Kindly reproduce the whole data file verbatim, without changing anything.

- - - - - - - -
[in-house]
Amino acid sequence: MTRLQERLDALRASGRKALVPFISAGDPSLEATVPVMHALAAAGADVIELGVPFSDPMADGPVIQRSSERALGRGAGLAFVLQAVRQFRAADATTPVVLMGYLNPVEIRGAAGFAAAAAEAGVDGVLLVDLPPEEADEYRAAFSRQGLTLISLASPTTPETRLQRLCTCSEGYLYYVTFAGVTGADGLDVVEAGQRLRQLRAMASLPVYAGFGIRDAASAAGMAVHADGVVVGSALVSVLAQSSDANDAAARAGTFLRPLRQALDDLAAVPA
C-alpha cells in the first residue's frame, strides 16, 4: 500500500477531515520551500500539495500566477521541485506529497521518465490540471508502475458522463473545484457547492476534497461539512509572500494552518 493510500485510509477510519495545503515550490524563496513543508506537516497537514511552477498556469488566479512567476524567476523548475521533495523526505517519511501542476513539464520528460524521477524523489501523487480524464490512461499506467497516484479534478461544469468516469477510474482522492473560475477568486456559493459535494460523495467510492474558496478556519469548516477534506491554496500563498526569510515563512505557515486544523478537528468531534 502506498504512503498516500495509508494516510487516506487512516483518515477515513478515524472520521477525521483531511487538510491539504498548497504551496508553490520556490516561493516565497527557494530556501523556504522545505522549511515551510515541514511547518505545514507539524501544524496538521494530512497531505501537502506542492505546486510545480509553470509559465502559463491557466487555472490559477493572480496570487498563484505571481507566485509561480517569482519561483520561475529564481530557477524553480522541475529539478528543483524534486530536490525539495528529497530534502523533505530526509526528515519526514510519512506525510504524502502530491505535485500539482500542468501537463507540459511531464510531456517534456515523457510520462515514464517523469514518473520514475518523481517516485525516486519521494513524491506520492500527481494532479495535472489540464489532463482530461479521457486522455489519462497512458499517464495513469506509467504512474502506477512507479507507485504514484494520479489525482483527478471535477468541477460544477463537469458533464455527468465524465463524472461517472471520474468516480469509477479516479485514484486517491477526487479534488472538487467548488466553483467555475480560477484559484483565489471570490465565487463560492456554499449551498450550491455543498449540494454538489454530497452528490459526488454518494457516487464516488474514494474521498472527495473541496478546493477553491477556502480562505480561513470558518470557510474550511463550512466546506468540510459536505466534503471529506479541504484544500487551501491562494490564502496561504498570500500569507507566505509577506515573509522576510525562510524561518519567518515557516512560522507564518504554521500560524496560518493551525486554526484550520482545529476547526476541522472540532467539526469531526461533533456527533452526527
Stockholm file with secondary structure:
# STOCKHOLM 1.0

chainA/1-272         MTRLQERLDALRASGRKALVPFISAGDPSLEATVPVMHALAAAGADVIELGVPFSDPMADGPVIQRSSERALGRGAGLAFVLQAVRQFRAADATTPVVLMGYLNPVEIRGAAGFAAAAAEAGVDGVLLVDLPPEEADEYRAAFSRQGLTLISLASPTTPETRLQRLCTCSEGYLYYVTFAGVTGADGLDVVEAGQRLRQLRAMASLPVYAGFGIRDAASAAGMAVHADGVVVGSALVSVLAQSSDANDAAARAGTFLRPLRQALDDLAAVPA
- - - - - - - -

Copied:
[in-house]
Amino acid sequence: MTRLQERLDALRASGRKALVPFISAGDPSLEATVPVMHALAAAGADVIELGVPFSDPMADGPVIQRSSERALGRGAGLAFVLQAVRQFRAADATTPVVLMGYLNPVEIRGAAGFAAAAAEAGVDGVLLVDLPPEEADEYRAAFSRQGLTLISLASPTTPETRLQRLCTCSEGYLYYVTFAGVTGADGLDVVEAGQRLRQLRAMASLPVYAGFGIRDAASAAGMAVHADGVVVGSALVSVLAQSSDANDAAARAGTFLRPLRQALDDLAAVPA
C-alpha cells in the first residue's frame, strides 16, 4: 500500500477531515520551500500539495500566477521541485506529497521518465490540471508502475458522463473545484457547492476534497461539512509572500494552518 493510500485510509477510519495545503515550490524563496513543508506537516497537514511552477498556469488566479512567476524567476523548475521533495523526505517519511501542476513539464520528460524521477524523489501523487480524464490512461499506467497516484479534478461544469468516469477510474482522492473560475477568486456559493459535494460523495467510492474558496478556519469548516477534506491554496500563498526569510515563512505557515486544523478537528468531534 502506498504512503498516500495509508494516510487516506487512516483518515477515513478515524472520521477525521483531511487538510491539504498548497504551496508553490520556490516561493516565497527557494530556501523556504522545505522549511515551510515541514511547518505545514507539524501544524496538521494530512497531505501537502506542492505546486510545480509553470509559465502559463491557466487555472490559477493572480496570487498563484505571481507566485509561480517569482519561483520561475529564481530557477524553480522541475529539478528543483524534486530536490525539495528529497530534502523533505530526509526528515519526514510519512506525510504524502502530491505535485500539482500542468501537463507540459511531464510531456517534456515523457510520462515514464517523469514518473520514475518523481517516485525516486519521494513524491506520492500527481494532479495535472489540464489532463482530461479521457486522455489519462497512458499517464495513469506509467504512474502506477512507479507507485504514484494520479489525482483527478471535477468541477460544477463537469458533464455527468465524465463524472461517472471520474468516480469509477479516479485514484486517491477526487479534488472538487467548488466553483467555475480560477484559484483565489471570490465565487463560492456554499449551498450550491455543498449540494454538489454530497452528490459526488454518494457516487464516488474514494474521498472527495473541496478546493477553491477556502480562505480561513470558518470557510474550511463550512466546506468540510459536505466534503471529506479541504484544500487551501491562494490564502496561504498570500500569507507566505509577506515573509522576510525562510524561518519567518515557516512560522507564518504554521500560524496560518493551525486554526484550520482545529476547526476541522472540532467539526469531526461533533456527533452526527
Stockholm file with secondary structure:
# STOCKHOLM 1.0

chainA/1-272         MTRLQERLDALRASGRKALVPFISAGDPSLEATVPVMHALAAAGADVIELGVPFSDPMADGPVIQRSSERALGRGAGLAFVLQAVRQFRAADATTPVVLMGYLNPVEIRGAAGFAAAAAEAGVDGVLLVDLPPEEADEYRAAFSRQGLTLISLASPTTPETRLQRLCTCSEGYLYYVTFAGVTGADGLDVVEAGQRLRQLRAMASLPVYAGFGIRDAASAAGMAVHADGVVVGSALVSVLAQSSDANDAAARAGTFLRPLRQALDDLAAVPA